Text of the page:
Back of the envelope calculation:
The actual amount of OA vapor (oxalic acid that was previously vaporized and is now just fine crystals that enter the hive at high pressure) that gets into the honey from uncapped honey frames from a single OA treatment is around 150-250mg. In total, per pound of honey, there's approximately 10-20mg of oxalic acid if OAV is applied with uncapped honey.
Here's how I arrive at that number:
Assuming 2 deep hive bodies, and 1 honey super, 75%+ of the surface area of the treated hive surfaces (all the bees, frames, and comb in the 2 deep hive bodies) will "consume" the 2 grams. The remaining 25% of the hive surface area is the honey super. That leaves 500 mg of OA for the honey super. Of that 500mg, 50% will "probably" adhere to the bees, the outsides of the honey cells, the wooden frames, the walls of the hive, the inner cover. Leaving, perhaps 250mg to "get into" the uncapped honey. If there's any capped honey, that 250mg will coat the outside of those cells, decreasing the "total" to, perhaps 150mg of OA actually entering into the uncapped honey.
Generally, OA vaporization is applied as follows: 2g 5 days apart for 5 total treatments. If 5 treatments of 2g are applied, that's a total of 750mg-1.25g of oxalic acid that enters into the uncapped honey itself that will later be consumed.
Assuming that honey eventually becomes fully capped honey, each frame may weigh, say 7lbs. 1 super contains, say 70lbs (for the sake of this calculation). Each 1lb sample of honey from that extracted super will contain 10mg-20mg of oxalic acid. If many supers are extracted simultaneously, this may include honey that was not exposed to OA vaporization, further diluting the total amount of OA per lb of honey.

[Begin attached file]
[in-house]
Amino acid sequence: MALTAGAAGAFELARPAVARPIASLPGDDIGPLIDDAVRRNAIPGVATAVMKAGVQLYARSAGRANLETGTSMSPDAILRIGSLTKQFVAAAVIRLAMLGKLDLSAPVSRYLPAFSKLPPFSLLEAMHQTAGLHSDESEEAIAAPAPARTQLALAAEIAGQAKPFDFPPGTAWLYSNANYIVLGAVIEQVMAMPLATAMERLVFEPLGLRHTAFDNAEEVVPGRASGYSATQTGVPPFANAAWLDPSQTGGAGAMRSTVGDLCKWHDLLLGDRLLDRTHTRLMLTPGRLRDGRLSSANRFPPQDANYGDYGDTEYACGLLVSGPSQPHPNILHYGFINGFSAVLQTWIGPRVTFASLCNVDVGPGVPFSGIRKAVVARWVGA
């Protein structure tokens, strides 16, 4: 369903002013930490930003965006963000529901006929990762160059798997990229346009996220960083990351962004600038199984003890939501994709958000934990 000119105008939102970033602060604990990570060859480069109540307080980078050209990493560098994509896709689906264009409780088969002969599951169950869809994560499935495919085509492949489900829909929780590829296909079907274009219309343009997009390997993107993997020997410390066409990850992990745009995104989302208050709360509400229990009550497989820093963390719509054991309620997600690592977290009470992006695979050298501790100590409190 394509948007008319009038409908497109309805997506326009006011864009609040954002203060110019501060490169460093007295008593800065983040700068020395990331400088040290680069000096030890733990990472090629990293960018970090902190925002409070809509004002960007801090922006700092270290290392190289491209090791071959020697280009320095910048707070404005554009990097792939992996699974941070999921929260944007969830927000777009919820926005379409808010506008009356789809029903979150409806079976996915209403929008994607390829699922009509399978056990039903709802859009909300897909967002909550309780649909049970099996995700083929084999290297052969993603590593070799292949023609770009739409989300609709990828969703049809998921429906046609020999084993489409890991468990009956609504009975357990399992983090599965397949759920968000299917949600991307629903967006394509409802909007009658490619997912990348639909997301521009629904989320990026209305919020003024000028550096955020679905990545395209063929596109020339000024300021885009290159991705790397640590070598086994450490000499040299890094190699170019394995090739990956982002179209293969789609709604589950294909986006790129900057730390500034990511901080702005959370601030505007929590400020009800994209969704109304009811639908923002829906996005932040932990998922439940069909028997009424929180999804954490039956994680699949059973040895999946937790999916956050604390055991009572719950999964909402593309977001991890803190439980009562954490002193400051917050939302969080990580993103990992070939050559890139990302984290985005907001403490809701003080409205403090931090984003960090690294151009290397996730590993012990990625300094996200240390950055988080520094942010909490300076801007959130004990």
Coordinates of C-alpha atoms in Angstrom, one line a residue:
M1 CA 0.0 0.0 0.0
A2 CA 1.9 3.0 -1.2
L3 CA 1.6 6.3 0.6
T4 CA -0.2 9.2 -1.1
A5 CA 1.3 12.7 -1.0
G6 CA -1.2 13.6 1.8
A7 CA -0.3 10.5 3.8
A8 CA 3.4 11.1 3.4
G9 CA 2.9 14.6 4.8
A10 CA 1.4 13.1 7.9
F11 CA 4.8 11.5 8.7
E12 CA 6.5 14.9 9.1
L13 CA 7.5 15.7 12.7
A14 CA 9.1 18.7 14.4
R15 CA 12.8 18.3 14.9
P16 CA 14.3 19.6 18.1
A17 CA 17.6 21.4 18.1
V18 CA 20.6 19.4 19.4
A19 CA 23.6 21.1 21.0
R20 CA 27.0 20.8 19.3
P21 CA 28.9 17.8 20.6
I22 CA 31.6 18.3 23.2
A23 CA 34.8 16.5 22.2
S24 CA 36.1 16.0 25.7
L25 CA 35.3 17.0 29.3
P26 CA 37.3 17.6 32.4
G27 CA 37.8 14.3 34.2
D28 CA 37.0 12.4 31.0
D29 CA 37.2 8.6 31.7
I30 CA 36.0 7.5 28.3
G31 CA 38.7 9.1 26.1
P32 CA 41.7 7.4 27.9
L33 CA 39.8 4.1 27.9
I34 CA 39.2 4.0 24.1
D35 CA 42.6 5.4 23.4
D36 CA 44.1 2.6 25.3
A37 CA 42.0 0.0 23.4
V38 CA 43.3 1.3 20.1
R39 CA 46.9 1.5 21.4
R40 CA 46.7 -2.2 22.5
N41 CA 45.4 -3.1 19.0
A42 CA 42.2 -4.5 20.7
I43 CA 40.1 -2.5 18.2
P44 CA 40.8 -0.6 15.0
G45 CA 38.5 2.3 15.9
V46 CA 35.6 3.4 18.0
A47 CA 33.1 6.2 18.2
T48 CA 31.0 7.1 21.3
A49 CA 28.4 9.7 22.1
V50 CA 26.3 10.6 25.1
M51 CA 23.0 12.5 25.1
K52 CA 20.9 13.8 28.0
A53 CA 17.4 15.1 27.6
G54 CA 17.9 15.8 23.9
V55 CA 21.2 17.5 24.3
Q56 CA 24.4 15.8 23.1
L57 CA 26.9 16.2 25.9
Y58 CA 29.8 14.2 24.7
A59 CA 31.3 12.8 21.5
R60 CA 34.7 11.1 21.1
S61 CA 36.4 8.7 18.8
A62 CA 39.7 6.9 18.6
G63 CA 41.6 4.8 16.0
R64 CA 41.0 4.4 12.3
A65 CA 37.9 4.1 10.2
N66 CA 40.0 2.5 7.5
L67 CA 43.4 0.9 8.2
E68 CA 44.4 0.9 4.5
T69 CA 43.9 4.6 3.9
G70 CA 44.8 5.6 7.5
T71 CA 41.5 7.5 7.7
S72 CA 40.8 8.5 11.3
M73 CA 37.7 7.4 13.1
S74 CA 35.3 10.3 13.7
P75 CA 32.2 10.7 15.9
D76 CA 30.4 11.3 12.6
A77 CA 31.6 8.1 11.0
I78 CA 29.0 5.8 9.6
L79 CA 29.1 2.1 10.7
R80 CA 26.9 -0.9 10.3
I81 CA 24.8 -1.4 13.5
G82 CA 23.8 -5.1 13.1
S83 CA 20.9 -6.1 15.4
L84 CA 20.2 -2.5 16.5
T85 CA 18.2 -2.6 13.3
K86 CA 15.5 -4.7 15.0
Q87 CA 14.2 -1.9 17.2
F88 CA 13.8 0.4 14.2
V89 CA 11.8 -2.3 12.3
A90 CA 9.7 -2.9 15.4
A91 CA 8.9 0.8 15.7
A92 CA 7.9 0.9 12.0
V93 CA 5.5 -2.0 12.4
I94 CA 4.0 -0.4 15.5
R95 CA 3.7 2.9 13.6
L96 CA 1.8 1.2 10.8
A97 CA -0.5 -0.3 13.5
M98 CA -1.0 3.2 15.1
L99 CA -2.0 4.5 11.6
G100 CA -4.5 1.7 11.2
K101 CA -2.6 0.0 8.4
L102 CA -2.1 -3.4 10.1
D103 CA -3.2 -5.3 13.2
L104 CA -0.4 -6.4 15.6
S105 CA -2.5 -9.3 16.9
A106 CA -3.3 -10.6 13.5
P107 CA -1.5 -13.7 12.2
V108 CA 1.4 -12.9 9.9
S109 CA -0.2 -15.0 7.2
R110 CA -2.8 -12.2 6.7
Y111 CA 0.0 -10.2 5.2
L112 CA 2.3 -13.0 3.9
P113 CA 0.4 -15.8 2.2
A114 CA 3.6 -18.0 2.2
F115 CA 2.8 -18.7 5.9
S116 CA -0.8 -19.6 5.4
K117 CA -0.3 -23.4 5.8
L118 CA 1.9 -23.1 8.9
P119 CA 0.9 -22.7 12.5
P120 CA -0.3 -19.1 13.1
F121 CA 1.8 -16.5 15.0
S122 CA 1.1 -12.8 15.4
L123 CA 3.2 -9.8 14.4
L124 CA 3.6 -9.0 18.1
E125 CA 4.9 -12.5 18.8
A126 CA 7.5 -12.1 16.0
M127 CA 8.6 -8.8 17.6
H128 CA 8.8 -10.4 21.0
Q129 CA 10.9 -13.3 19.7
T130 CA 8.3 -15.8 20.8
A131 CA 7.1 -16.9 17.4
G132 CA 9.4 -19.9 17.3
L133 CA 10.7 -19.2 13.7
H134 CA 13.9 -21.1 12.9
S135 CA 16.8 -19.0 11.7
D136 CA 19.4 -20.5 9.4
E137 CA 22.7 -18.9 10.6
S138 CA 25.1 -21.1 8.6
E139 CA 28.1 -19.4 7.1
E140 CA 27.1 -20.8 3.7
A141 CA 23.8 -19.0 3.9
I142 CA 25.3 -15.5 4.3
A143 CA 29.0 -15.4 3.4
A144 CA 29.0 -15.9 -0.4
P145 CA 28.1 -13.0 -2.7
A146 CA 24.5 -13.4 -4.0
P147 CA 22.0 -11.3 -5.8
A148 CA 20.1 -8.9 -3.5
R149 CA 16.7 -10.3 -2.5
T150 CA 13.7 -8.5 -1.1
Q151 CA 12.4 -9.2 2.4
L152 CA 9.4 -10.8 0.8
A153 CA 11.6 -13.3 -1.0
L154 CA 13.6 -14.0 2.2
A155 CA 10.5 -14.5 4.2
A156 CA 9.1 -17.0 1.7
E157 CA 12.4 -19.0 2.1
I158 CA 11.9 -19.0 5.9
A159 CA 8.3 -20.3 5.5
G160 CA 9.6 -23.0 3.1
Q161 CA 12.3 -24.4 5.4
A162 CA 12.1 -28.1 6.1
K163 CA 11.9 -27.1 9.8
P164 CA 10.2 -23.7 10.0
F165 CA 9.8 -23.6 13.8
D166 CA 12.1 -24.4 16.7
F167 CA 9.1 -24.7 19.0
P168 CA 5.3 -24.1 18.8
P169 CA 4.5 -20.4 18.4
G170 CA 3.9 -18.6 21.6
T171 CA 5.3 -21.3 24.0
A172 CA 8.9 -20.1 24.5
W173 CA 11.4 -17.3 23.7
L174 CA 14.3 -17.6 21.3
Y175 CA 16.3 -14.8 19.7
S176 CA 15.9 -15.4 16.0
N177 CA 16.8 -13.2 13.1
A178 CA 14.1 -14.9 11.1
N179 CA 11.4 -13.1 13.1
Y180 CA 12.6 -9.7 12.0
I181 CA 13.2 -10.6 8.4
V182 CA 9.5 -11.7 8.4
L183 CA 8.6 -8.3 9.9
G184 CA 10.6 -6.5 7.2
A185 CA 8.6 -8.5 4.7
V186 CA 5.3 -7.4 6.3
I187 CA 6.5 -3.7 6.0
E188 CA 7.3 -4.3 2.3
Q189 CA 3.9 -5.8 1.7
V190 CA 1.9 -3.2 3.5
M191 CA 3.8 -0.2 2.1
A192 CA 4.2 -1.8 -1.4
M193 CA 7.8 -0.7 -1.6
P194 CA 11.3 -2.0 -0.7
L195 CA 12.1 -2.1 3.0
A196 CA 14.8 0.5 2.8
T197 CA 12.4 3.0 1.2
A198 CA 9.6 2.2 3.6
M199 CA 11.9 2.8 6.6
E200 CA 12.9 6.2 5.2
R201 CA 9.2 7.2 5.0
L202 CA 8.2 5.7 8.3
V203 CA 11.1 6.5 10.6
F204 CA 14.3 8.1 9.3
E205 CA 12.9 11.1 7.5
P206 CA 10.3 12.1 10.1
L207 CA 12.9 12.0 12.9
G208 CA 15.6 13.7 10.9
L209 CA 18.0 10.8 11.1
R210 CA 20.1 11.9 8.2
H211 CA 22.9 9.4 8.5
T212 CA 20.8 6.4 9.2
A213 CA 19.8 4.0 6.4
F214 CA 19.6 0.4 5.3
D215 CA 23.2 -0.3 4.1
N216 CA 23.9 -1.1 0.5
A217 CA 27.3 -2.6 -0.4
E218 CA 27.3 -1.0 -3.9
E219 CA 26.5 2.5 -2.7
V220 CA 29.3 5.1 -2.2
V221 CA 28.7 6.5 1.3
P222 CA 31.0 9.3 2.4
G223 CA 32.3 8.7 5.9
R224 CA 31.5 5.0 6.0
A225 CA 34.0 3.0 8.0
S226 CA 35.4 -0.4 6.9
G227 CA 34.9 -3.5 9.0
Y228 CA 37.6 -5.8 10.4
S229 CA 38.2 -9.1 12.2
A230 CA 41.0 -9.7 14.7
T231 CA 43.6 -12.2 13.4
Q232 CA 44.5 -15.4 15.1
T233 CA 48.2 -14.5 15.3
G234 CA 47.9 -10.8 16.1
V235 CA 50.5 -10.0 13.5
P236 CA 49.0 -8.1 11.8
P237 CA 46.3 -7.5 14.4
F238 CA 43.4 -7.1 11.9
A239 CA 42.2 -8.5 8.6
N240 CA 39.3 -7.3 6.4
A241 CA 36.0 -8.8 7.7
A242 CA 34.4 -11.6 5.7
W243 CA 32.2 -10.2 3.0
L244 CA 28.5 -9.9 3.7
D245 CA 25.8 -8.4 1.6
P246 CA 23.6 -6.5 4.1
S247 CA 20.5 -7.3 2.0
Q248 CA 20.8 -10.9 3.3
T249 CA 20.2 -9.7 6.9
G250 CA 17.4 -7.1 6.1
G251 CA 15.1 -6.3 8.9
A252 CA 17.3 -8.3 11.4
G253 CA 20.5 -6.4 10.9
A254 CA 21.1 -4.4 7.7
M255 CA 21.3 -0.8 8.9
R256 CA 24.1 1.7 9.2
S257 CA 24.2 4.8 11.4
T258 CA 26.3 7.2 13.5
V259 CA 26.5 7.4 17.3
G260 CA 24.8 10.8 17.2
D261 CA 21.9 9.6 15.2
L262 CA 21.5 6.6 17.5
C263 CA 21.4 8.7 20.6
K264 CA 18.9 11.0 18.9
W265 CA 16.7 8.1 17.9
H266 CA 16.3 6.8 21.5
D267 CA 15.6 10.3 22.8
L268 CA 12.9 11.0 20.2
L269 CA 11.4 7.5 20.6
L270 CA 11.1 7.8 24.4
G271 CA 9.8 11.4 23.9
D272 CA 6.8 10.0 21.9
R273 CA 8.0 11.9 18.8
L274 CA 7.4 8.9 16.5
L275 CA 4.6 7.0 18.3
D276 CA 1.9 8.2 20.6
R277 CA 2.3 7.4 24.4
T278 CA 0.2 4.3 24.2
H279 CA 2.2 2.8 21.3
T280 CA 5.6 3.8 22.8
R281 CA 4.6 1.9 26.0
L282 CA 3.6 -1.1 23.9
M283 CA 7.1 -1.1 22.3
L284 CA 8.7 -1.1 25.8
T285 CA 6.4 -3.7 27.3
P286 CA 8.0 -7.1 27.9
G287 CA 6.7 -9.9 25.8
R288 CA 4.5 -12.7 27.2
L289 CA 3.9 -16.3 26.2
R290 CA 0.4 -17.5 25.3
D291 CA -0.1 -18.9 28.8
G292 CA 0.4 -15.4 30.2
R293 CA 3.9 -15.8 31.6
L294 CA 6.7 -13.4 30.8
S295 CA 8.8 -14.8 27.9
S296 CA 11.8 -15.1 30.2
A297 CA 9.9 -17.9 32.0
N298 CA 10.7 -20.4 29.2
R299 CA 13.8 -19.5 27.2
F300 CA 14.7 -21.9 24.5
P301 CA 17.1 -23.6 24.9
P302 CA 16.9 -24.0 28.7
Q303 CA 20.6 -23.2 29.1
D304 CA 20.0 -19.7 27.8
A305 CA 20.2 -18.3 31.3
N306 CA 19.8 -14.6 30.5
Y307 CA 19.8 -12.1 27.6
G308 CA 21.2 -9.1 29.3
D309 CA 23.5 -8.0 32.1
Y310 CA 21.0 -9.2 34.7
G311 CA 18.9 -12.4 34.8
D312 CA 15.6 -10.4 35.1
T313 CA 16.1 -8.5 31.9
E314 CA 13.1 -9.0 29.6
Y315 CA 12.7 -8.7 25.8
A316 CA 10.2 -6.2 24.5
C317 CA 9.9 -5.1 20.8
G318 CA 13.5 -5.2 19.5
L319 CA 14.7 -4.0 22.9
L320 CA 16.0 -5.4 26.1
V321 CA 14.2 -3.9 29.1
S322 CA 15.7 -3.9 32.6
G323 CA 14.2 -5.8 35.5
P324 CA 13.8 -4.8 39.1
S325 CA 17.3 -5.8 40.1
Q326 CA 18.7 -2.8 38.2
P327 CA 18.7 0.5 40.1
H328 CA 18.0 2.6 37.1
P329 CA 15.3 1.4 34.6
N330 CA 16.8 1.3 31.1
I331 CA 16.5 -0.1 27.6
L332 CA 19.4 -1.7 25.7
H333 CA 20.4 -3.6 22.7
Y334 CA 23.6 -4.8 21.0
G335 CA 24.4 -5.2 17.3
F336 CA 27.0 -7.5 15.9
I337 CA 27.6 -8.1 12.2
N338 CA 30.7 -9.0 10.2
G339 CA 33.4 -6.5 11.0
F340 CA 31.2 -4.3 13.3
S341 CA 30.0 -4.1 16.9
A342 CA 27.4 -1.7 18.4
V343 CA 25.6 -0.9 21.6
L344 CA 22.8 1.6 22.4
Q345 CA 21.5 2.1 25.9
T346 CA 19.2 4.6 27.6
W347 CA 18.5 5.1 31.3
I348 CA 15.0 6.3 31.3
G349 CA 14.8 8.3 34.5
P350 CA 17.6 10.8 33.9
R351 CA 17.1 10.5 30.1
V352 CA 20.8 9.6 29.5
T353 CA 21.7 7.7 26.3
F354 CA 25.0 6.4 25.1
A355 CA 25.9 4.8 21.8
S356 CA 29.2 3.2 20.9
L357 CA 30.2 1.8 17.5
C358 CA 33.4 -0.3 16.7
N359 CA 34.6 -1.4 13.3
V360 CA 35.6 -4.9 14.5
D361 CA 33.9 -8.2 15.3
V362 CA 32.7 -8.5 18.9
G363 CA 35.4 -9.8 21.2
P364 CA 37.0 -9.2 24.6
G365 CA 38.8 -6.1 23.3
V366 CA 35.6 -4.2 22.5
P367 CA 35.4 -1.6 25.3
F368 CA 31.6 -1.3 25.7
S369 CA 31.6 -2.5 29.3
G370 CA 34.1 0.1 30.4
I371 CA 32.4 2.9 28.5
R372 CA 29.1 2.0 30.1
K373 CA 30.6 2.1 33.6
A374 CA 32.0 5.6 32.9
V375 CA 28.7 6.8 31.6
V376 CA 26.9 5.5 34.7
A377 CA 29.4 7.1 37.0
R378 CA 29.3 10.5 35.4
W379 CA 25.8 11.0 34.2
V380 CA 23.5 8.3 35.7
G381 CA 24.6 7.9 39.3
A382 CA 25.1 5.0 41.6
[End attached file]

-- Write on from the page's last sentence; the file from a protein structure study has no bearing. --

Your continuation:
So that leaves us with 10mg-20mg of oxalic acid for 1lb of honey.
Let's say the honey super only weighs 50lbs, not 70lbs. That's still only 25mg of OA that enters into 1lb of honey.
So in total, let's say at the high end of the range, perhaps as much as 40mg of Oxalic acid per 1 lb of honey (the actual amount may be much less).
How does that compare to other foods that people eat ?
A single serving of the following vegetables contain nearly 3-5X the amount of OA in 1lb of honey (treated with OAV):
According to this article, 1lb of soy flower, or a typical serving of grits contains nearly 5X as much Oxalic acid as 1lb of honey that was extracted from a super exposed to a full round of OAV treatments.
In conclusion, the amount of oxalic acid in 1lb of extracted honey is at least five times less than the consumption of a typical mixed salad containing beat greens, spinach, kale, swiss chart. The consumption of a bowl of grits, or a handful of almonds will contain multitudes more oxalic acid than 1lb honey extracted from a hive treated with OA vaporization.
Therefore, removing honey supers is probably unnecessary while performing OA vaporization.